Duff Goldman Got Schooled On Instagram About This 'Bread Blanket'

Imagine rolling about in bed dreaming about the smell of fresh bread being baked, tearing off a piece, and eating it slathered in butter while actually being wrapped in a blanket made of bread? While we aren't sure about the dreaming bit, it turns out that Charm City Cakes owner Duff Goldman certainly managed to taste a "bread blanket."

Sharing a picture on Instagram, Goldman asked his followers if they could identify a long piece of bread that he was holding, which he called a blanket – presumably due to its size and flatness. He described the "bread blanket" as extremely delicious and explained that it came from a Persian market. Naturally, his fans were only too eager to school the baking pro. Some thought the edible bedding was a lavash, which according to Serious Eats, is crisp thin Armenian bread. Others thought it was barbari bread, which is a kind of Iranian flatbread (via MasterClass). At least one person suggested it was Syrian bread.

A few followers managed to nail it: The "bread blanket" Goldman's holding is sangak. One comment said that "sang means stone which refers to how this bread is made! On hot stones in an oven." Others said that the bread was best enjoyed warm and happened to be "the best Persian bread ever!"

What is sangak?

According to MasterClass, sangak, or nan-e sangak, is a Persian version of naan which was traditionally baked over a layer of small hot stones. It gets its name from the Farsi word "sang," which translates to "pebble" or "little stone." The stones give the bread a distinct bumpy texture. Sangak falls somewhere between the crisp thinness of a lavash and the pillowy thickness of barbari bread. It can be as much as 2 feet long and was originally a staple of the Persian army, as it was long enough to feed the troops on the road with only the use of little stones for cooking (via Taste Atlas).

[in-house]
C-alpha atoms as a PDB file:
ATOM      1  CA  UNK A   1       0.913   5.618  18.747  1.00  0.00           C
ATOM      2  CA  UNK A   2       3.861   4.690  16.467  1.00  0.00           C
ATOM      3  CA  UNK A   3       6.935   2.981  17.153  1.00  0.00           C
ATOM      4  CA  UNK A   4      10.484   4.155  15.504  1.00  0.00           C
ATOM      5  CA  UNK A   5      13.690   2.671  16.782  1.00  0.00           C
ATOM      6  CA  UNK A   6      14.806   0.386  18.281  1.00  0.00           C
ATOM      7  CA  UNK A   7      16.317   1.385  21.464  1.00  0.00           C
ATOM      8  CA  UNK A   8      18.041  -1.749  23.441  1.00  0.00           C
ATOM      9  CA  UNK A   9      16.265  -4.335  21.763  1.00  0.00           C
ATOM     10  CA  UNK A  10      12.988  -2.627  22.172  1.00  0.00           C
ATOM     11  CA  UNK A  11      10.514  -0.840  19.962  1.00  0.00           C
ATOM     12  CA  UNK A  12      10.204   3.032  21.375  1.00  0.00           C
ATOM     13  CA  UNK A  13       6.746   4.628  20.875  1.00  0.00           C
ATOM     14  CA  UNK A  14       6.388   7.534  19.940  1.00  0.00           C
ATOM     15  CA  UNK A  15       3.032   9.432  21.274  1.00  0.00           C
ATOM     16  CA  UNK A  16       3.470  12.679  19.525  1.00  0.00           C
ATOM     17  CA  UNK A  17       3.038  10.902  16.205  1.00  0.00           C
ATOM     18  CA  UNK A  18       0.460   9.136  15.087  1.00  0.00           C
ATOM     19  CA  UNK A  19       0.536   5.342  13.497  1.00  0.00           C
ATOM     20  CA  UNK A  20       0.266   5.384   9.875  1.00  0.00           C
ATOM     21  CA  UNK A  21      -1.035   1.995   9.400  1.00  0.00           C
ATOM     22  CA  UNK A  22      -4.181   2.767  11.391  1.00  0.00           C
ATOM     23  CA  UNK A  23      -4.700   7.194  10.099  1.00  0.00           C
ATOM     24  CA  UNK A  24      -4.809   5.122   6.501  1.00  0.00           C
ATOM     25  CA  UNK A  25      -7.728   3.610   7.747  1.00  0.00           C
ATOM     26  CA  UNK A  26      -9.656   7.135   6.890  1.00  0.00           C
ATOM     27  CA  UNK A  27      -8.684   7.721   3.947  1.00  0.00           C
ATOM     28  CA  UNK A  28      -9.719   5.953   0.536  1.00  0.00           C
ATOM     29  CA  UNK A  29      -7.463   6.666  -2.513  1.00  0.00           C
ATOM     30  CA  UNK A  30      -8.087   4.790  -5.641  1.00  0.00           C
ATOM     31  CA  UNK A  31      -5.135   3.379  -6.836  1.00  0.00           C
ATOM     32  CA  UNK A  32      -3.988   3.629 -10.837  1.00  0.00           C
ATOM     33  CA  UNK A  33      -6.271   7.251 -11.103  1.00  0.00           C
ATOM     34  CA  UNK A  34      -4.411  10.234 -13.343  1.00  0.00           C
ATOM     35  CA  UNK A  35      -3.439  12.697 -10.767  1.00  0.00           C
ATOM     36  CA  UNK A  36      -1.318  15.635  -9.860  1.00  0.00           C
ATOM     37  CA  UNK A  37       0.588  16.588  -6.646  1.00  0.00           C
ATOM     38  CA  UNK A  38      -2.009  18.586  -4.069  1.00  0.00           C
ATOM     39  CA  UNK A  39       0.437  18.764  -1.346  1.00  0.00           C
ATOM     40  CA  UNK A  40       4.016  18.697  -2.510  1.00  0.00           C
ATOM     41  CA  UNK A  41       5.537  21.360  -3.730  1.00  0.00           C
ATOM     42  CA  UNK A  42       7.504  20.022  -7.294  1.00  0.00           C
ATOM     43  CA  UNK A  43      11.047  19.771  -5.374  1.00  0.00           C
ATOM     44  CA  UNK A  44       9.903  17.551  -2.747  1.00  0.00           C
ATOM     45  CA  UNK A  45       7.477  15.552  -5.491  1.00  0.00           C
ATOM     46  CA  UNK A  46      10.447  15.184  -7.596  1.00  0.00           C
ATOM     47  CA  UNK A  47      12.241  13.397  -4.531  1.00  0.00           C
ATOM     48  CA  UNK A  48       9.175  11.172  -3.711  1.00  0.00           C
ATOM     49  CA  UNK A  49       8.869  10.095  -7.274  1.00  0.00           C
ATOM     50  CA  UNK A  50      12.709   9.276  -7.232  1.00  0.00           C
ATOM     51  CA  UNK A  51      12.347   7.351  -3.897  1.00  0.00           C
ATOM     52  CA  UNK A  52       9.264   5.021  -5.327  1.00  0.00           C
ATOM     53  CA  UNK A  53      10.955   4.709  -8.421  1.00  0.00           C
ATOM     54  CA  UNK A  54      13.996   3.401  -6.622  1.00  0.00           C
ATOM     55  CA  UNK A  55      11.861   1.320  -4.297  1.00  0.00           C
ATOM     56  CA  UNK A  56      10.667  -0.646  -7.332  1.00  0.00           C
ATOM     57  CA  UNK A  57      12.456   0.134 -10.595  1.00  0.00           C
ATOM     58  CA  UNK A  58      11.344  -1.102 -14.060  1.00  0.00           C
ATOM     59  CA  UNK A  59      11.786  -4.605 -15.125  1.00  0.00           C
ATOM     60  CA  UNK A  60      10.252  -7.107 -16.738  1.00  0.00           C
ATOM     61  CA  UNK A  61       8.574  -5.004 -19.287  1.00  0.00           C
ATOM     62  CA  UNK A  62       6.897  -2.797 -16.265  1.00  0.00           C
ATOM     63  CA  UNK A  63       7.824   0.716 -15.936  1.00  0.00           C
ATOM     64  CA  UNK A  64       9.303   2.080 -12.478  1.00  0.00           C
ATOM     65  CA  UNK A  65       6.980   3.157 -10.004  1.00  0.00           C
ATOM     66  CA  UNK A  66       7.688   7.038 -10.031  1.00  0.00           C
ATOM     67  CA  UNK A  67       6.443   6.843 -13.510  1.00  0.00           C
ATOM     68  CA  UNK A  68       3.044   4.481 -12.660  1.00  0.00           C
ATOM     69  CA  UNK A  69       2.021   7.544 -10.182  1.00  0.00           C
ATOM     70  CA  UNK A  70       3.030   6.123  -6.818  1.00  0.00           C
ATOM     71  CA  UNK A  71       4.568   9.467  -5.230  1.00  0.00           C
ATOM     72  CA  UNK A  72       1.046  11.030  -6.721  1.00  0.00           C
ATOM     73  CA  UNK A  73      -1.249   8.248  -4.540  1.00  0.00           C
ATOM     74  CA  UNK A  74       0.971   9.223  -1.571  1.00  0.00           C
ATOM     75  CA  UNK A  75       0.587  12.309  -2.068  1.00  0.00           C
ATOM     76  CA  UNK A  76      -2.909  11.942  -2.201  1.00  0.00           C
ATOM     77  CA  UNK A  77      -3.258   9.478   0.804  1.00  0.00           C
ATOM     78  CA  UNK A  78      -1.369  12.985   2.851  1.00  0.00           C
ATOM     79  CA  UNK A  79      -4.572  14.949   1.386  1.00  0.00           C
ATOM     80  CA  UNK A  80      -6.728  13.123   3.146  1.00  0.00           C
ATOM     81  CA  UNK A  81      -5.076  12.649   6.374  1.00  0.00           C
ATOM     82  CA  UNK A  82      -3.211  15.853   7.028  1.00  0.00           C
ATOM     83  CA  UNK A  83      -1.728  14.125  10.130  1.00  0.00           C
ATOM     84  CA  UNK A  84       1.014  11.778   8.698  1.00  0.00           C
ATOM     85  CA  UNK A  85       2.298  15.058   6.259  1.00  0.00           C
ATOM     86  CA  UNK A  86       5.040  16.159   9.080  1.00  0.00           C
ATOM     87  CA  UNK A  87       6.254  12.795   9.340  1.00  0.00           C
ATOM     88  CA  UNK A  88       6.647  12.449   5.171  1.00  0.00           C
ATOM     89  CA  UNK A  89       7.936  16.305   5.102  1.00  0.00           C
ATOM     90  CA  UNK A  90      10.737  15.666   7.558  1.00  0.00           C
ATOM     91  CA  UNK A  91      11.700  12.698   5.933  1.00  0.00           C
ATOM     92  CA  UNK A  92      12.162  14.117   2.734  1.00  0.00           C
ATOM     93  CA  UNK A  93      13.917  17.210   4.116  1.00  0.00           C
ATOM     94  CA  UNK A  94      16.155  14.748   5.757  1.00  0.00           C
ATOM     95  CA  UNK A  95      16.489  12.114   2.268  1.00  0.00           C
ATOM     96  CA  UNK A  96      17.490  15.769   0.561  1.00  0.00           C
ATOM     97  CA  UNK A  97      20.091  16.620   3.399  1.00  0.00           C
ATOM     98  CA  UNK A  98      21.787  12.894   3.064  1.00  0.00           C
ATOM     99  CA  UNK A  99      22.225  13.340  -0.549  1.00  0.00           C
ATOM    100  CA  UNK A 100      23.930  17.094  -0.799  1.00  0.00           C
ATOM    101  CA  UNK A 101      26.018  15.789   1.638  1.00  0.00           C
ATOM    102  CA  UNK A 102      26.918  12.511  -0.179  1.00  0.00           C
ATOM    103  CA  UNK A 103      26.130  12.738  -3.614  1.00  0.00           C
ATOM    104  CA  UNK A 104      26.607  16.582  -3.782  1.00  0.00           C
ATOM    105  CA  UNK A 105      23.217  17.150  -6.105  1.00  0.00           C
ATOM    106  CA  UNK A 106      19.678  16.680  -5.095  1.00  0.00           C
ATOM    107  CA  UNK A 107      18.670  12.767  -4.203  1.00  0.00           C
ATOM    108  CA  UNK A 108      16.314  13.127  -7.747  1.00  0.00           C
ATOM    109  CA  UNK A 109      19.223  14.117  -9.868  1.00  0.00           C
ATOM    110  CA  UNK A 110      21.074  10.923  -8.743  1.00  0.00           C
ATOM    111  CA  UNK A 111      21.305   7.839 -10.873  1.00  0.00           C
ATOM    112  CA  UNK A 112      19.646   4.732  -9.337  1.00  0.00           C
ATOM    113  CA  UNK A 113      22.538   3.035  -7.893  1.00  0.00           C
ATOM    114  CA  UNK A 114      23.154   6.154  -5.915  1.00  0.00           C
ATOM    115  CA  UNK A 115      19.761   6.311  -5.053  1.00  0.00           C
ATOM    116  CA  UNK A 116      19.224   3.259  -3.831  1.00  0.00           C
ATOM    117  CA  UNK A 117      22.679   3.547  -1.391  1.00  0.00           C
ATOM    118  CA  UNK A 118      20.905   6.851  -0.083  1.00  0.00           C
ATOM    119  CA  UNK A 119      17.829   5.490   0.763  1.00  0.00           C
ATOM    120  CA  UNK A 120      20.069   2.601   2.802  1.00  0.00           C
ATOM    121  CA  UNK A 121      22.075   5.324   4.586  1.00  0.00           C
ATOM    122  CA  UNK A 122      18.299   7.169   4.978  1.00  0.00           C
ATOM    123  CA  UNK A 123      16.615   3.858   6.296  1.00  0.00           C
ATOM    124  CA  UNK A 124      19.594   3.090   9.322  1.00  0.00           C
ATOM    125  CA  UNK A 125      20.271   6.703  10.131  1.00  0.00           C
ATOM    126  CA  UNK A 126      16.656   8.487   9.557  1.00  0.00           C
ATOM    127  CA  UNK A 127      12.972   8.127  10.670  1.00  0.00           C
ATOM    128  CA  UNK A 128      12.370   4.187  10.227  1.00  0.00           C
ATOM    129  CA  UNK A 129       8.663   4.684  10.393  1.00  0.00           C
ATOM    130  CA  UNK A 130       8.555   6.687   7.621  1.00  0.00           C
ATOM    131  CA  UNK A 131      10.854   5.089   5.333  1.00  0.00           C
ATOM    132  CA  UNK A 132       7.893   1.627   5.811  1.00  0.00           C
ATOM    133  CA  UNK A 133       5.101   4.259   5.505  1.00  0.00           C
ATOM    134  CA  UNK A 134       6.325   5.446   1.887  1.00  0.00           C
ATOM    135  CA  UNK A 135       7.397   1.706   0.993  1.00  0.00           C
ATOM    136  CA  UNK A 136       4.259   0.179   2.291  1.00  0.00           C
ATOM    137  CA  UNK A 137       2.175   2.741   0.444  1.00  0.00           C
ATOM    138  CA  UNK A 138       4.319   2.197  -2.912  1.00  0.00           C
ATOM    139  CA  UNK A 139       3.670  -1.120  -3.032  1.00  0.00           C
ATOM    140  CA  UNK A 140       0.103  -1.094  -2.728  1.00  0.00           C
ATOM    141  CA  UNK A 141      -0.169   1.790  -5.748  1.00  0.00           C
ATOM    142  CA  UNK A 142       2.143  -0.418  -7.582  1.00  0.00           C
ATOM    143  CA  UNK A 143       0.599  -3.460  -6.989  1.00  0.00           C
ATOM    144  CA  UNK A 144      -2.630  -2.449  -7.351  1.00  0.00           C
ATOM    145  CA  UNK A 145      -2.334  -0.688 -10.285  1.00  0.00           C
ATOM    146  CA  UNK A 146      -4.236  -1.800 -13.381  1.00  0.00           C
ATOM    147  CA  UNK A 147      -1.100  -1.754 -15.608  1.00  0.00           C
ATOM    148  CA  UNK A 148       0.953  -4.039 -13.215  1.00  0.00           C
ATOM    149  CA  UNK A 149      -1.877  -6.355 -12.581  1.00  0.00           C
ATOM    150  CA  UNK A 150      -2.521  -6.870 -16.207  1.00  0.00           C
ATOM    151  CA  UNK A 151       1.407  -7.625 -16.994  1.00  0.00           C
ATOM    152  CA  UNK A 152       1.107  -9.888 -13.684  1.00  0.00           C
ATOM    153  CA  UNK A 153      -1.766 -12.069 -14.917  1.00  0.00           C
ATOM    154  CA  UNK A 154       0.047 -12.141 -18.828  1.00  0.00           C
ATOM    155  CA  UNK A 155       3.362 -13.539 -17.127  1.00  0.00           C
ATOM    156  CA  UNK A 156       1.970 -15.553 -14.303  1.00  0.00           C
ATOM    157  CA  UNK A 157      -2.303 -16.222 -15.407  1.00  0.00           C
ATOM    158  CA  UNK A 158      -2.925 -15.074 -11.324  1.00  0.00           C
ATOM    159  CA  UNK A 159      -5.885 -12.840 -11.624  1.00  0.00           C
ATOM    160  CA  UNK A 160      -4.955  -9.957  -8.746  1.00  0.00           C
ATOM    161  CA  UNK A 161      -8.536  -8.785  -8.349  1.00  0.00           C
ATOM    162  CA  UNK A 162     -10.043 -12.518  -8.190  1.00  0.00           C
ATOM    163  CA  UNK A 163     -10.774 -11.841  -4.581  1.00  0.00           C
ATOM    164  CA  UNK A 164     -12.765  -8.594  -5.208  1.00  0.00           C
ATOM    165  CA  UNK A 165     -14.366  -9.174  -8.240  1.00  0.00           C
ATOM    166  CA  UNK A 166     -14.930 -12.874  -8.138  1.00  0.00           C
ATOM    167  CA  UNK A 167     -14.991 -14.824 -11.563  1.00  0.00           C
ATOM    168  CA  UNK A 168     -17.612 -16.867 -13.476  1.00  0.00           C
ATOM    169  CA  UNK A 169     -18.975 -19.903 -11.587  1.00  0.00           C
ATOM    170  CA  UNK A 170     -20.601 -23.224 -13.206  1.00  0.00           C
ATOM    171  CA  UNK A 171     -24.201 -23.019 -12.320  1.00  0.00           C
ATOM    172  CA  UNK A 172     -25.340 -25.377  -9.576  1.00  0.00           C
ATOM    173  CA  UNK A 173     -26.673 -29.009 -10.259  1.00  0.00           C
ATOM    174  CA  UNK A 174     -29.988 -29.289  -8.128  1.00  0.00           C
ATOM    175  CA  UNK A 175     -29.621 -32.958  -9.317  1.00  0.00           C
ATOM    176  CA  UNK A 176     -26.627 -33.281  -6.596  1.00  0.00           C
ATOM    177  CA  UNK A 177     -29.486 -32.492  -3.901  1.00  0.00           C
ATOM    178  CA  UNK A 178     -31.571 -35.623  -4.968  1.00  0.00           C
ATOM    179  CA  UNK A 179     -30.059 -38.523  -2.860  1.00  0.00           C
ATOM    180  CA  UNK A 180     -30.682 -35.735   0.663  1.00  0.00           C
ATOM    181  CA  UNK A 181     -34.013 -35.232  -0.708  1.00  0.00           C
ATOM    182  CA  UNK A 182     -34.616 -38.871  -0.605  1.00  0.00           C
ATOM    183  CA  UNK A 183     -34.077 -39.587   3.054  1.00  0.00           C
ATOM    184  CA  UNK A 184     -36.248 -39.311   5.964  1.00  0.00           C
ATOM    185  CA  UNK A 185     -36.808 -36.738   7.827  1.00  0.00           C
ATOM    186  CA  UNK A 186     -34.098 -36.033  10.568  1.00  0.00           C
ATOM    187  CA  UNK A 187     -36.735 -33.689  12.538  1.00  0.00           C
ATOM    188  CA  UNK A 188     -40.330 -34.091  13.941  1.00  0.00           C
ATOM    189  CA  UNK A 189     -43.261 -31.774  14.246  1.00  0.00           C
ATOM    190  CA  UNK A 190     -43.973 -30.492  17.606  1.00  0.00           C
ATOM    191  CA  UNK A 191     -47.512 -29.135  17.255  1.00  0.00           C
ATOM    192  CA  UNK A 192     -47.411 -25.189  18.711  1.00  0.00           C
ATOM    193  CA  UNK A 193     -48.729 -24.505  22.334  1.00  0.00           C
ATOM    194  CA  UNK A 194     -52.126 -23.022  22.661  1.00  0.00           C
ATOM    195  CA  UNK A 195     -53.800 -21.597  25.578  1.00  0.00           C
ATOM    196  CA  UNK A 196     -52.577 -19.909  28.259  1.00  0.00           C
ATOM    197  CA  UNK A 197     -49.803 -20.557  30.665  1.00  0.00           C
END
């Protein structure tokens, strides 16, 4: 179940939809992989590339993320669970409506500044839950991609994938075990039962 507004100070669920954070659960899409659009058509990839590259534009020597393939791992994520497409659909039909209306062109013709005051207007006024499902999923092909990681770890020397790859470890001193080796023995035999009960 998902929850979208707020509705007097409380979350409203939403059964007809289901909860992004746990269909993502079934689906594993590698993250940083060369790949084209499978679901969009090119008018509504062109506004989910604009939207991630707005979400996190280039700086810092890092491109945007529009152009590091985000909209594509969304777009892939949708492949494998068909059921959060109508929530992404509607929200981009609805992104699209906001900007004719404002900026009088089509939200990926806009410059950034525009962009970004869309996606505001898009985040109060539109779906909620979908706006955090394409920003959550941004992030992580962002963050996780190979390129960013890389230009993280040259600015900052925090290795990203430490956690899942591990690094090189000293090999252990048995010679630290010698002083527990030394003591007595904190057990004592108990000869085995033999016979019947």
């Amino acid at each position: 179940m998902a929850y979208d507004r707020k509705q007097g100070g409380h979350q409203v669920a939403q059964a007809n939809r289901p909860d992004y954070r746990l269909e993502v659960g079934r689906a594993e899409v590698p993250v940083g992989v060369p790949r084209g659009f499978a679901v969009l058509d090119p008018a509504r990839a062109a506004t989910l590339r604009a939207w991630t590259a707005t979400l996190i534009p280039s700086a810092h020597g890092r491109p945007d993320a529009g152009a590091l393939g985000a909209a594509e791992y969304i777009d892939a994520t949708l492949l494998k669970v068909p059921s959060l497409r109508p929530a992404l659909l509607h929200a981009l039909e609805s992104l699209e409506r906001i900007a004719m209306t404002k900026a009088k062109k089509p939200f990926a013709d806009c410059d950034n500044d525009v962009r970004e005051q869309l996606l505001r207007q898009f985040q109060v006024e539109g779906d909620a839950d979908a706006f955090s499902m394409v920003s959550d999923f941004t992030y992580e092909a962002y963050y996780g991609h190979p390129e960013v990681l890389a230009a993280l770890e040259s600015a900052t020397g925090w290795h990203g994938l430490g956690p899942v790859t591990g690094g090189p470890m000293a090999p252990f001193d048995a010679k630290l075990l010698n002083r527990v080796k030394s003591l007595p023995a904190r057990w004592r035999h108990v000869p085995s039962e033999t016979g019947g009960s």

While cooking sangak traditionally involves using stones, the Los Angeles Times reports that health officials in America think the stones pose a risk to teeth. Those stones can stick to the sangak while it is being baked, and you could end up biting one and breaking a tooth. As a result, certain bakeries in the U.S. have been known to use a metal contraption that mimics the bumpy surface of little stones to bake sangak.

The Persian flatbread can be prepared plain or sprinkled with poppy seeds or sesame seeds. The bread blanket, MasterClass notes, is usually eaten with kebabs or served alongside Iranian stews. Or, you could listen to one of Duff Goldman's followers and use sangak like a fuzzy blanket (via Instagram). In the meantime, you can wrap yourself in sweet dreams of freshly baked warm bread.